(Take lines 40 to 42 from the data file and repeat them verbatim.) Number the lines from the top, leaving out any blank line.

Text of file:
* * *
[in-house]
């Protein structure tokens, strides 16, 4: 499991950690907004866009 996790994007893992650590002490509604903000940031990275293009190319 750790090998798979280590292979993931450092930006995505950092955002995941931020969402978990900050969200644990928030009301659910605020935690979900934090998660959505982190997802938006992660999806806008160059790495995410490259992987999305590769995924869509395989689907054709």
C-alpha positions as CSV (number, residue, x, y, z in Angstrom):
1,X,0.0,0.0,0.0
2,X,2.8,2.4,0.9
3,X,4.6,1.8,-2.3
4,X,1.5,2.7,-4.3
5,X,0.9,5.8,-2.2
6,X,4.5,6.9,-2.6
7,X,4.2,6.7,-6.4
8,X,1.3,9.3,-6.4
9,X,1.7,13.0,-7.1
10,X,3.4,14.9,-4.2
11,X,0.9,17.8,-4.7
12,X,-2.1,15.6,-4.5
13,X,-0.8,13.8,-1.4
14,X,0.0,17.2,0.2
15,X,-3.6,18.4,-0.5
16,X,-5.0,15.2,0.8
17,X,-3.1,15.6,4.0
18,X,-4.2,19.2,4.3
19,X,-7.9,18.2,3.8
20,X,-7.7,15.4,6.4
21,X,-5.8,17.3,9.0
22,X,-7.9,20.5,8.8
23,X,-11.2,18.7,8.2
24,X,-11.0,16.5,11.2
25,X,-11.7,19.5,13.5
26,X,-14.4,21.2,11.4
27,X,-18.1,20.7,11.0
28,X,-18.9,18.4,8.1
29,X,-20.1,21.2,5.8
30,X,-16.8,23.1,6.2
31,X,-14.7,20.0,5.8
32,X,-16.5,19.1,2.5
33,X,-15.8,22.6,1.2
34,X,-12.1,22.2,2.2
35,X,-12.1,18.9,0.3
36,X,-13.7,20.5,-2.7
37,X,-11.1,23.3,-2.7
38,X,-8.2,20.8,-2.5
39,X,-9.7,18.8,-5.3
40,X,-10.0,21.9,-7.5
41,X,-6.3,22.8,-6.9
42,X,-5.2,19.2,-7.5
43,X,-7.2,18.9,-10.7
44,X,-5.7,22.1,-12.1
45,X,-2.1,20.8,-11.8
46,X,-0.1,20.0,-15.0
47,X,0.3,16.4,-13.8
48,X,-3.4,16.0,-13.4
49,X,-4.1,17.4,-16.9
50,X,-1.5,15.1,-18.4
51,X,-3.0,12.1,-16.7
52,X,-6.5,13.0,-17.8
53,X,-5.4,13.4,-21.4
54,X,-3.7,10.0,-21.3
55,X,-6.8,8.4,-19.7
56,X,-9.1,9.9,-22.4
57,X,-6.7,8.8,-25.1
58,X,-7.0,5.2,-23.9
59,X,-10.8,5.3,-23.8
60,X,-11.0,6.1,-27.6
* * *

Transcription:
37,X,-11.1,23.3,-2.7
38,X,-8.2,20.8,-2.5
39,X,-9.7,18.8,-5.3